In "Happy Face," his second feature film, French-Canadian director Alexandre Franchi brings us a story that could have been extraordinarily exploitative in lesser hands. The film made its Texas premiere Sept. 20 at Fantastic Fest.
Stan (Robin L’Houmeau) is a 19-year-old who is struggling with his family. He doesn't have much of a relationship with his father. His mother, battling an aggressive cancer, is borderline abusive towards him. In her mind, she might feel she is toughening Stan up as some kind of strange emotional insurance for when she passes away, but in reality it just confuses her son.
Stan turns to a support group for people with facial differences, but there's just one problem: Stan is a young, androgynous teenager without any scars. He painfully uses tape and bandages to wrap up his face for when he decides to go to their meetings (where the "person behind the face" posters are scattered across the walls), pretending he is just like the members of the group. This masquerade doesn't go unnoticed for long, and while the group's leader, Vanessa (Debbie Lynch-White), would like to give him the boot, several of the other members support Stan and fight for him to stay.
The movie uses many non-actors who authentically deliver experiences from their own lives. Some of the wonderful performances here are from David Roche, a man whose vascular malformation was exacerbated by extensive radiation therapy as a child; Cindy Nicholsen, whose skin is covered in warts and tumors; and E.R. Ruiz ("Sons Of Anarchy"), part of whose body was burned in a house fire as a child.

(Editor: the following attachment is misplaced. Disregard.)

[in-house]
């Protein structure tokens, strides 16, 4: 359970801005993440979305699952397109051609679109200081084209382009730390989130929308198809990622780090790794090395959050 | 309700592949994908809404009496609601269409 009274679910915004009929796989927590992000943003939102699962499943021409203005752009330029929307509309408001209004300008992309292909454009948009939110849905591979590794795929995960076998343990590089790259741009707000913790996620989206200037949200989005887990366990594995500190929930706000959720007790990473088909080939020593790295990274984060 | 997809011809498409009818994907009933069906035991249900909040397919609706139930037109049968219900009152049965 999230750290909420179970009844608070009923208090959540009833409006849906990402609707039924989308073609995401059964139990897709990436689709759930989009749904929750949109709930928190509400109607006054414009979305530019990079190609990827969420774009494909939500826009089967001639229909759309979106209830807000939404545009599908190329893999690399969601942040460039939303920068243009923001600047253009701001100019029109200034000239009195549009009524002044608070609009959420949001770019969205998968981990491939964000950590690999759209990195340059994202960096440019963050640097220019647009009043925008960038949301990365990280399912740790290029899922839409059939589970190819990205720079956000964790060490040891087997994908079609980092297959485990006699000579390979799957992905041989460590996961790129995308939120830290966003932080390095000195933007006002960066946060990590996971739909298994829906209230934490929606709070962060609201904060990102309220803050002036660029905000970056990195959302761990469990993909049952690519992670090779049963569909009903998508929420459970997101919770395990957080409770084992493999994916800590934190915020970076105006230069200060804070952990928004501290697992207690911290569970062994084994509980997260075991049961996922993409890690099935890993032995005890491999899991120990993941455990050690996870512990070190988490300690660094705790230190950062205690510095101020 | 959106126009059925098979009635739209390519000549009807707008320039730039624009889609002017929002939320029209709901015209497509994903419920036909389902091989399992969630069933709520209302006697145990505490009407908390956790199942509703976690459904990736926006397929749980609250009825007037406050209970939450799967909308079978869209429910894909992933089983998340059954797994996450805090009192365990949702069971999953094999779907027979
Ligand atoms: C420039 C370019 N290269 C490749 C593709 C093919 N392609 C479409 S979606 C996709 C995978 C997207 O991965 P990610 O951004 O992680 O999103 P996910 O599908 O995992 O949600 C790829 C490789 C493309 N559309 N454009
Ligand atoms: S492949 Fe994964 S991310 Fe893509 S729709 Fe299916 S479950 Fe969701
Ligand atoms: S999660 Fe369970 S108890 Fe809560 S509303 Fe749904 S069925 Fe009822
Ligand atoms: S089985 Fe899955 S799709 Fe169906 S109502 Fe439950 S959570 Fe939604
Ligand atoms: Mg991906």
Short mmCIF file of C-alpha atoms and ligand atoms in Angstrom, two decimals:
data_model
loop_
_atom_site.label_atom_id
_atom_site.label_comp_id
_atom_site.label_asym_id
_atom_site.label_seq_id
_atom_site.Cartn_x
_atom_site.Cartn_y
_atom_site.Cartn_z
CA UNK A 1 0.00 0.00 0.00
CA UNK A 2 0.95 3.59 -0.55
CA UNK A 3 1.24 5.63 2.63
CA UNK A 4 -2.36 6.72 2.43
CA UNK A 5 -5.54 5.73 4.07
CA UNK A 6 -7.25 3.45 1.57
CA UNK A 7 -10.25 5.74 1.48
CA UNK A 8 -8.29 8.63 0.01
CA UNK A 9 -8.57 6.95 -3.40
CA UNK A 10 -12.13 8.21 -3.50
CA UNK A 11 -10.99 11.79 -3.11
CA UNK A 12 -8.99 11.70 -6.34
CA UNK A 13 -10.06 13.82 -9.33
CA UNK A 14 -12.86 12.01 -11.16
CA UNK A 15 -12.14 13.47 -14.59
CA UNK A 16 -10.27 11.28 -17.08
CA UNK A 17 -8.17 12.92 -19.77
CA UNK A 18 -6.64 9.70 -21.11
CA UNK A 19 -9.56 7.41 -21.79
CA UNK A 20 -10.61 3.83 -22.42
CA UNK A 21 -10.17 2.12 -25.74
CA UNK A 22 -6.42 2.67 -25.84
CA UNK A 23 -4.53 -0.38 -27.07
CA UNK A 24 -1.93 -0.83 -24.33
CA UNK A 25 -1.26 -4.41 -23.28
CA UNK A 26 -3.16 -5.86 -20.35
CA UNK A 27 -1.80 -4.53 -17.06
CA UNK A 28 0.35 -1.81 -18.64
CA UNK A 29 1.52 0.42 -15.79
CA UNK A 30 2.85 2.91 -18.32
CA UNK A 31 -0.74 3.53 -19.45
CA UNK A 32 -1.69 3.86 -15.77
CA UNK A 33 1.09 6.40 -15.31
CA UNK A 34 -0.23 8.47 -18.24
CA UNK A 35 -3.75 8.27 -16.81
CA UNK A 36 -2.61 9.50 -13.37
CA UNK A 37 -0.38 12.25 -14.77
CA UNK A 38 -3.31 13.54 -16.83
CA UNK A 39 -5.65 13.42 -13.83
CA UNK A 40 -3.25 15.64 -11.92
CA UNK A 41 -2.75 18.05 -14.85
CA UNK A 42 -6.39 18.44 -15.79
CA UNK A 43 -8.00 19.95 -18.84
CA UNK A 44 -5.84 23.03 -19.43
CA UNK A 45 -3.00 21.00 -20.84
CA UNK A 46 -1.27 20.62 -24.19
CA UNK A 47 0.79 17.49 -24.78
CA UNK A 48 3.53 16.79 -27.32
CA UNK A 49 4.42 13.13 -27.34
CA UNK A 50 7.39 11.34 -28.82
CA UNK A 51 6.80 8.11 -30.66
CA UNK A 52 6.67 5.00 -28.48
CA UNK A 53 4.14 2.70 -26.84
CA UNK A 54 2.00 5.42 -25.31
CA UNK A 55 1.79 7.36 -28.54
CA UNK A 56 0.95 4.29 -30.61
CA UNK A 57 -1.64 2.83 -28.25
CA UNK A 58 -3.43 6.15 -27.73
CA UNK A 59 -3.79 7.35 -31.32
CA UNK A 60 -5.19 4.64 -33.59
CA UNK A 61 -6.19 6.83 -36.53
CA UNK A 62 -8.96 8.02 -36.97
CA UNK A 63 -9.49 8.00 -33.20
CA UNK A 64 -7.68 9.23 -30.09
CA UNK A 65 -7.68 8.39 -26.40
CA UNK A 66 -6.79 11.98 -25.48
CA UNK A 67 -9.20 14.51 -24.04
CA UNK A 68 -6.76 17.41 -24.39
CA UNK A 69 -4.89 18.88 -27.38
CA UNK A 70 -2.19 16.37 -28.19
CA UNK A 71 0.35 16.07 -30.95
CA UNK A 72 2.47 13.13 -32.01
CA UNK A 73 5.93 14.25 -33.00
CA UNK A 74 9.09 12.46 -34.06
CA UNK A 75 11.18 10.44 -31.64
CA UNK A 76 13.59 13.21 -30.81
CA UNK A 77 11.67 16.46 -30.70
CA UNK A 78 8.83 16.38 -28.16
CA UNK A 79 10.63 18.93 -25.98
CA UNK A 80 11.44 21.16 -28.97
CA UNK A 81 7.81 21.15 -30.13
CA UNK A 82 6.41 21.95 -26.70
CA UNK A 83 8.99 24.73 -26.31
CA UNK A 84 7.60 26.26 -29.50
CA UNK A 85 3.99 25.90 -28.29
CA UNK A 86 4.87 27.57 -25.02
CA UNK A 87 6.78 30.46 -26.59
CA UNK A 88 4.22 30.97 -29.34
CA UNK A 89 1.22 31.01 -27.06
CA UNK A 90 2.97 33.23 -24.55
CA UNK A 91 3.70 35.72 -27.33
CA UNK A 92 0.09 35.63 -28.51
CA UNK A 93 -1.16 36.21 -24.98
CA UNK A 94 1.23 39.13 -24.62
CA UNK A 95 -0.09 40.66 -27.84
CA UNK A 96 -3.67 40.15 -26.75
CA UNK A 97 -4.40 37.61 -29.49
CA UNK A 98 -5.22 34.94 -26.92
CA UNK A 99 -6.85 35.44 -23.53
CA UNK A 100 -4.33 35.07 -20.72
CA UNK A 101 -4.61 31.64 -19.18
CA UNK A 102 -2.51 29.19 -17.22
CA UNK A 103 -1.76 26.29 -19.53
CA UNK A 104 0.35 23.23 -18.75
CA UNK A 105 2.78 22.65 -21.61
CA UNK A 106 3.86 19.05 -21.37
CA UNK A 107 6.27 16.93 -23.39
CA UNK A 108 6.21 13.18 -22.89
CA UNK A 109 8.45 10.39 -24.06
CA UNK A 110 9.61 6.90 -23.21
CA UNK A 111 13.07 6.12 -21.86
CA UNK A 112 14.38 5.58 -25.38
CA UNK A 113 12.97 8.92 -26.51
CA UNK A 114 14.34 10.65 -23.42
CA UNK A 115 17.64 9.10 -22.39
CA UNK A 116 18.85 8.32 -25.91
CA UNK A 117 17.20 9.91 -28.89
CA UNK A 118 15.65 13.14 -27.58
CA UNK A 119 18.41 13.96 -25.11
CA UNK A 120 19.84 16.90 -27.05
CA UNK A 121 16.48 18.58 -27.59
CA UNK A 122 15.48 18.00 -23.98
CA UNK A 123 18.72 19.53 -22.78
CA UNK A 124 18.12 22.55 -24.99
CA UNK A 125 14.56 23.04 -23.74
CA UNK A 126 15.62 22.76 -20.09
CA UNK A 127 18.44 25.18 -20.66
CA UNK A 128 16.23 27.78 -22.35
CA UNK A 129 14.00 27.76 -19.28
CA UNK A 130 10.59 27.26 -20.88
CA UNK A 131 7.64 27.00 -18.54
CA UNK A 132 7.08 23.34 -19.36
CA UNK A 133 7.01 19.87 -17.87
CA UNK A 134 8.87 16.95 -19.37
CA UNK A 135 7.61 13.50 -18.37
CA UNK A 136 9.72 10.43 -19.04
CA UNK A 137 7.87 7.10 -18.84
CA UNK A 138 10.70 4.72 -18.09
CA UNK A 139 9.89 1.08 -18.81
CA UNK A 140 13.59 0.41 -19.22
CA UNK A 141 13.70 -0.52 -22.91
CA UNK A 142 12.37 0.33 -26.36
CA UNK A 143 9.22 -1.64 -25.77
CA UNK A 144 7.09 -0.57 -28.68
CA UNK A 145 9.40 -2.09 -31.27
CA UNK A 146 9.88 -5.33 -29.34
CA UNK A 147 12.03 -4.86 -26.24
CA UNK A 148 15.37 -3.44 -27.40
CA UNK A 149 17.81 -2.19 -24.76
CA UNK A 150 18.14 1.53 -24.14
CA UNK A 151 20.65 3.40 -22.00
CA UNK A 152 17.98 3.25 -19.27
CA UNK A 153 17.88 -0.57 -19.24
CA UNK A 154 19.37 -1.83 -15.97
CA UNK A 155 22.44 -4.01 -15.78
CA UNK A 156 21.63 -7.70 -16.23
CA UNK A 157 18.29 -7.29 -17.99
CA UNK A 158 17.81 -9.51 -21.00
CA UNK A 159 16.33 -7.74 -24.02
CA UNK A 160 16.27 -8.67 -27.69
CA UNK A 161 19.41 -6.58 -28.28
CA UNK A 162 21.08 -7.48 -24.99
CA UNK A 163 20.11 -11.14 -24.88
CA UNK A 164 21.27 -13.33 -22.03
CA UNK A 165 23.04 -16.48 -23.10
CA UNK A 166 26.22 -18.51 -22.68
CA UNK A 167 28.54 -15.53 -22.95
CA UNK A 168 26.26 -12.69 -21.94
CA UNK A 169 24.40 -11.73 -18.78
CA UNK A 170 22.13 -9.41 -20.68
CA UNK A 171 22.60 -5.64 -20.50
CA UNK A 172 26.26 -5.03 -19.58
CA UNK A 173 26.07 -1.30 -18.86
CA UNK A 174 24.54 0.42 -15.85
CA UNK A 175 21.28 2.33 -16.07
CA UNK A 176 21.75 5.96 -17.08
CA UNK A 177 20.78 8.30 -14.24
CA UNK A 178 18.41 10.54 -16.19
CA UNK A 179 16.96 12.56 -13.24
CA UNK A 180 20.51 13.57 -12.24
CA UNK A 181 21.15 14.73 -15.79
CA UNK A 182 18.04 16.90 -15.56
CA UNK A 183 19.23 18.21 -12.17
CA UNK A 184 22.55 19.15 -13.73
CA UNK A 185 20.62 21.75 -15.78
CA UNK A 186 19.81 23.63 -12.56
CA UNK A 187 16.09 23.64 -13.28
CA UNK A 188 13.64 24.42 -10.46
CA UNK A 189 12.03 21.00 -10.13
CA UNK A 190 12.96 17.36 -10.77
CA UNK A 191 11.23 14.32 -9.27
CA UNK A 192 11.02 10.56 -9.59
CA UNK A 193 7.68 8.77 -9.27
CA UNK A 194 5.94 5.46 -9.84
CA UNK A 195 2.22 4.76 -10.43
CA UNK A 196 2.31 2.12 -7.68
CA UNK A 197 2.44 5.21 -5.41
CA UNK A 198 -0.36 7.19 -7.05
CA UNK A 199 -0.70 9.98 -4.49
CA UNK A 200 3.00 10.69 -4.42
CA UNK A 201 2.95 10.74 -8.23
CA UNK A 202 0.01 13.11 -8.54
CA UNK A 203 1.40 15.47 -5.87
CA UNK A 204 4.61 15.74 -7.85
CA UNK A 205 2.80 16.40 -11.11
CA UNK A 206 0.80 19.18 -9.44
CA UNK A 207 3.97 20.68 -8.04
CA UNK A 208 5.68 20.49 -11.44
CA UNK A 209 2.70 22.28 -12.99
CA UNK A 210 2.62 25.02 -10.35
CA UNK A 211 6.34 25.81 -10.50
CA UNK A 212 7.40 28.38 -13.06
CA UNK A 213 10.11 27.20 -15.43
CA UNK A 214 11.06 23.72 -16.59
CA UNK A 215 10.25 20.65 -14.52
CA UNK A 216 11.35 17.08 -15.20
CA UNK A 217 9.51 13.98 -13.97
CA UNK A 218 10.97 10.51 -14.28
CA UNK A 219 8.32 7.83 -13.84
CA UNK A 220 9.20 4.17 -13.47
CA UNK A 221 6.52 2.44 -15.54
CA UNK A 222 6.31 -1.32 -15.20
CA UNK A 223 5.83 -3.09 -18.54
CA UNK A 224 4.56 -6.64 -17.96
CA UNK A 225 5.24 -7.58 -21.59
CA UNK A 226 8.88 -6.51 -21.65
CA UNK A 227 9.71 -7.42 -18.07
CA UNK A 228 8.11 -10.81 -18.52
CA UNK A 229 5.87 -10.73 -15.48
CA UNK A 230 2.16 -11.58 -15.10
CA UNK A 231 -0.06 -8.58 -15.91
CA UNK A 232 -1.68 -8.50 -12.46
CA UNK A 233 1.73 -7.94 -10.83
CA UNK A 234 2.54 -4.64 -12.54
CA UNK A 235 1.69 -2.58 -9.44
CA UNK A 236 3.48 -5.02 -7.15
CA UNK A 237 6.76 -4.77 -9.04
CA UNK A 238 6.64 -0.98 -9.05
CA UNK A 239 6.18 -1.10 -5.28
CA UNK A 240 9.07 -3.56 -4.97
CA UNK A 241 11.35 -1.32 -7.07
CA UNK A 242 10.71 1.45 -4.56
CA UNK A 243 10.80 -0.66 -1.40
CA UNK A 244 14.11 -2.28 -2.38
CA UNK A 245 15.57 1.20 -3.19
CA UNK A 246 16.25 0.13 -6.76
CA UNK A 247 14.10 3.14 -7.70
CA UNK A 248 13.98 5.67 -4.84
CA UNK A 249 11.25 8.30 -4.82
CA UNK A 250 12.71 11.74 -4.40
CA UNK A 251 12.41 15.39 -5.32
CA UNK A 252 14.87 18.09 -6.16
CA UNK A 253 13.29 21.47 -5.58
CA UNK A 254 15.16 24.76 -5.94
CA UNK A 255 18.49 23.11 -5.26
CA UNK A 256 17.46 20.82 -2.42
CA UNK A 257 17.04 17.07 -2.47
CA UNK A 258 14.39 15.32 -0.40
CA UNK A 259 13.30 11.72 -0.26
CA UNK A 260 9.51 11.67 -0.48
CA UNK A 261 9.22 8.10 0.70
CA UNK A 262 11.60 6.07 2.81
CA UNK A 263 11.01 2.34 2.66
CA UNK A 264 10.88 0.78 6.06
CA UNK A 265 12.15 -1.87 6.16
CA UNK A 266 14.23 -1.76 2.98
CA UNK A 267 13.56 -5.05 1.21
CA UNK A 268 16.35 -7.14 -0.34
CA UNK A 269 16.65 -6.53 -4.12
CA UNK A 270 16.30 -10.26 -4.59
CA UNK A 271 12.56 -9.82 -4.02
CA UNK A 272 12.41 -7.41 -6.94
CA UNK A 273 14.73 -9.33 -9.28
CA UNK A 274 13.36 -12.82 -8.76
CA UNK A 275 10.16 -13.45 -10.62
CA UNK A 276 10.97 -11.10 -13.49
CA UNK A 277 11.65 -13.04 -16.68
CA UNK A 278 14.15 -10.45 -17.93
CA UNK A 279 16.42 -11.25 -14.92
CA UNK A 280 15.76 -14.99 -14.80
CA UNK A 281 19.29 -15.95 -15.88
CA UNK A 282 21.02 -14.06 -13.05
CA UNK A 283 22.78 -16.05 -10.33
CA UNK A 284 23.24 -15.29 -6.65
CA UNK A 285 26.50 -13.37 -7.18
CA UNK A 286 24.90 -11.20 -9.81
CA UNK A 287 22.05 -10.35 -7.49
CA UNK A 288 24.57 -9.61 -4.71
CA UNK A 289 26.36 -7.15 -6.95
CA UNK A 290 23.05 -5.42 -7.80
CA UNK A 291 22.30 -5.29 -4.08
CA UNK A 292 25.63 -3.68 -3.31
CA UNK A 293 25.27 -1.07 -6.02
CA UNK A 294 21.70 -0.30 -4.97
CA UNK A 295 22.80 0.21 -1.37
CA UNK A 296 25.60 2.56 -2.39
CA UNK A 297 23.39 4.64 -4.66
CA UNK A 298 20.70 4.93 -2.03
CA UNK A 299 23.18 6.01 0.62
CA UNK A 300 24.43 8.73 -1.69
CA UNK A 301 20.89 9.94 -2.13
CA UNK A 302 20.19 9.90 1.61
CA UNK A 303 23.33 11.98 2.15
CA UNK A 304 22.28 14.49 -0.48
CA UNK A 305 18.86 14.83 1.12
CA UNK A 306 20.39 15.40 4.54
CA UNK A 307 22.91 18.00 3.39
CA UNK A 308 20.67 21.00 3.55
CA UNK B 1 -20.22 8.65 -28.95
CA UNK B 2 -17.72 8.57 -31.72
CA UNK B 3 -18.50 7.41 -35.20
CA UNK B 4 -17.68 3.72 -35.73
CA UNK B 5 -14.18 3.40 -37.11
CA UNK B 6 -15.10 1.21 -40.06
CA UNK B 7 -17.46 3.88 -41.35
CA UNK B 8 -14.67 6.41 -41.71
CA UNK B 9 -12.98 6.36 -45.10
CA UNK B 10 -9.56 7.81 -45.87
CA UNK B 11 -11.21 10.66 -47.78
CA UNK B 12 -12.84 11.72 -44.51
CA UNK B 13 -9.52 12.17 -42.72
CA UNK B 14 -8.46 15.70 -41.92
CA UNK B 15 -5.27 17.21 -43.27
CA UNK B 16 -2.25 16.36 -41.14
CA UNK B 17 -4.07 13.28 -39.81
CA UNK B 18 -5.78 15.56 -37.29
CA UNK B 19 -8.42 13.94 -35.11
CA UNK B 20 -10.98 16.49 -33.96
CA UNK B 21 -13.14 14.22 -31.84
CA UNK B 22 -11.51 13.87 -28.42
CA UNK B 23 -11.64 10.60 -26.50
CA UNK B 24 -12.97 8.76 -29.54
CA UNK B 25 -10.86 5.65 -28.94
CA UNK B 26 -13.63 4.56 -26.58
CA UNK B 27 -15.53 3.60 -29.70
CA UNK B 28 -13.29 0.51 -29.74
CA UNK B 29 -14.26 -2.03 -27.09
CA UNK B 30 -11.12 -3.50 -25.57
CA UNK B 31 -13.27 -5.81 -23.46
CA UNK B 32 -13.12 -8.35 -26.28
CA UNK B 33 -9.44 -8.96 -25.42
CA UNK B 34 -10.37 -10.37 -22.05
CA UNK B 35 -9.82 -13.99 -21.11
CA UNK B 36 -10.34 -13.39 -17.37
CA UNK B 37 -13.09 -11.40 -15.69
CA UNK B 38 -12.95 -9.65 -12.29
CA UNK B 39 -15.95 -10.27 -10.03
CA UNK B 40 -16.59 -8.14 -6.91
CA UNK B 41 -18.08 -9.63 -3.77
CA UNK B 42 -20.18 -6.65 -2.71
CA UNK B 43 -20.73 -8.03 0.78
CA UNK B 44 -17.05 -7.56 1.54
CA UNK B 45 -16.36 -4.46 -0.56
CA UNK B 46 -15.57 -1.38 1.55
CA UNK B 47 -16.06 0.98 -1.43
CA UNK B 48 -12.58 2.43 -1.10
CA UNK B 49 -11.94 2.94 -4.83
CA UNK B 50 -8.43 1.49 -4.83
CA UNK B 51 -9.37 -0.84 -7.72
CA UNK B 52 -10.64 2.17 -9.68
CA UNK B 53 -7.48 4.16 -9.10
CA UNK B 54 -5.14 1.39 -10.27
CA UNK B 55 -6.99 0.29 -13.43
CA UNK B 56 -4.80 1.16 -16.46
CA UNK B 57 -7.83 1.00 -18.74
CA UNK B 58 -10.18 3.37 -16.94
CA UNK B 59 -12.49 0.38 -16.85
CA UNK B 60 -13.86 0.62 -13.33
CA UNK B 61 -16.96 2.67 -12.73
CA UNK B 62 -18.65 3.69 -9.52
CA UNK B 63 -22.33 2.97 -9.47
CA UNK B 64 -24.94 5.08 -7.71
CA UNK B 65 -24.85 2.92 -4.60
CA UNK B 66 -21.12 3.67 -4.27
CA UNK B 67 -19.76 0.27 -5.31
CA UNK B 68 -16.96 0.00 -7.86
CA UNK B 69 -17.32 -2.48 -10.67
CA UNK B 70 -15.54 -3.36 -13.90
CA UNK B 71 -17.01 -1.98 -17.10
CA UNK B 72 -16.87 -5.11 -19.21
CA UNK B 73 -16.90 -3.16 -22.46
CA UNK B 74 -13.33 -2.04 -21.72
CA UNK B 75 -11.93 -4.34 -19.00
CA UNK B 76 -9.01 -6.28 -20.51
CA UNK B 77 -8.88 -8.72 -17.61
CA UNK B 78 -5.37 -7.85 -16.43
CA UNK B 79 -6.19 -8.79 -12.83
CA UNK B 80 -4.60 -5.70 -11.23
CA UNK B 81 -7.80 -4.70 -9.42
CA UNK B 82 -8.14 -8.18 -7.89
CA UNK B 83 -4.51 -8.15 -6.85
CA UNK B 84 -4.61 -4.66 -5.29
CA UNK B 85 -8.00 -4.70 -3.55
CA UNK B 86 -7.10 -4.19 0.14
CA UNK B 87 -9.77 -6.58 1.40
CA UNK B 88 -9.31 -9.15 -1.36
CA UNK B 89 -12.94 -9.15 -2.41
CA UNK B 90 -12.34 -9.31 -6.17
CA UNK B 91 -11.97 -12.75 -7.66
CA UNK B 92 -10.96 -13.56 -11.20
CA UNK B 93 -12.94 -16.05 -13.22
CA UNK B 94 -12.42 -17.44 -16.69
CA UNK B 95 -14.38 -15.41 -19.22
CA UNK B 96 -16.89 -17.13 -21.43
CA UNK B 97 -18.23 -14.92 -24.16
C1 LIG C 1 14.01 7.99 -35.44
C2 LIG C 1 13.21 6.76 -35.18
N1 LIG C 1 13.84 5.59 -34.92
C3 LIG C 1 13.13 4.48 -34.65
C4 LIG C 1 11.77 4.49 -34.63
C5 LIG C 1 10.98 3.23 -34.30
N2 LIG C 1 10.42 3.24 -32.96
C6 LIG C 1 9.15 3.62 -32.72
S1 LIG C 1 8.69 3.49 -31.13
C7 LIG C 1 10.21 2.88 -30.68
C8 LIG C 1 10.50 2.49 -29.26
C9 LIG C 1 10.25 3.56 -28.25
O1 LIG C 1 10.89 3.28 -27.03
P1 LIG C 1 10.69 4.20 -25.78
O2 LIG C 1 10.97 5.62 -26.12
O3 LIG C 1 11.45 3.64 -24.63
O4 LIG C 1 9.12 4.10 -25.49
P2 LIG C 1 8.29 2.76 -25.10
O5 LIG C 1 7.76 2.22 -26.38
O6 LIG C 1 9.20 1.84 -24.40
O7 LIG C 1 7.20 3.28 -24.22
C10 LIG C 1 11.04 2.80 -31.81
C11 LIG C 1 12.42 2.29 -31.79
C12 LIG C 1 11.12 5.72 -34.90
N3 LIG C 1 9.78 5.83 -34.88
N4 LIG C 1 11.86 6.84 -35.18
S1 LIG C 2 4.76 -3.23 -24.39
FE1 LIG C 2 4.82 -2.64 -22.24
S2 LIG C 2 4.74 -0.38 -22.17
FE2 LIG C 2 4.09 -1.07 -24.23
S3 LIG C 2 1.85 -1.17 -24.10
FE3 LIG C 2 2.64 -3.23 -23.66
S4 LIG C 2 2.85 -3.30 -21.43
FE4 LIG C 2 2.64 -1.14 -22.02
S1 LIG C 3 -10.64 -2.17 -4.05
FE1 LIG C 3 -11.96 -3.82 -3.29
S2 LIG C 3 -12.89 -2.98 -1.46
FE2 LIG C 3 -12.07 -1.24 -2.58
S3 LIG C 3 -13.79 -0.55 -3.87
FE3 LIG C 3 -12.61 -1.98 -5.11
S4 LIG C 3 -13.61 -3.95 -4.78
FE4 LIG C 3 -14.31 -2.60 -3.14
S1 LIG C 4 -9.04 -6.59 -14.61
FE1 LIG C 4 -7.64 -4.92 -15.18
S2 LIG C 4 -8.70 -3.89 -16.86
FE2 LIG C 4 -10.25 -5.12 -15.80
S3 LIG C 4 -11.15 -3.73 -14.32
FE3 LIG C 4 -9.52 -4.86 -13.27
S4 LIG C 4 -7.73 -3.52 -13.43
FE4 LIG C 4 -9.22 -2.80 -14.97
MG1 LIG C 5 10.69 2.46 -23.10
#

The humanity and raw power from the therapeutic dialogue in some of their scenes was unexpected for Fantastic Fest, an event not exactly known for booking emotionally resonant dramas. The storyline, which is quite personal for Franchi as it was inspired in part by his own mother's death from cancer, forces the audience to think about their expectations of what beauty is and how we treat those who are different from ourselves.
"Happy Face" does not currently have U.S. distribution, but hopefully successful screenings at events like Fantastic Fest will change that. This is a challenging and heartfelt film that deserves to find a wider audience.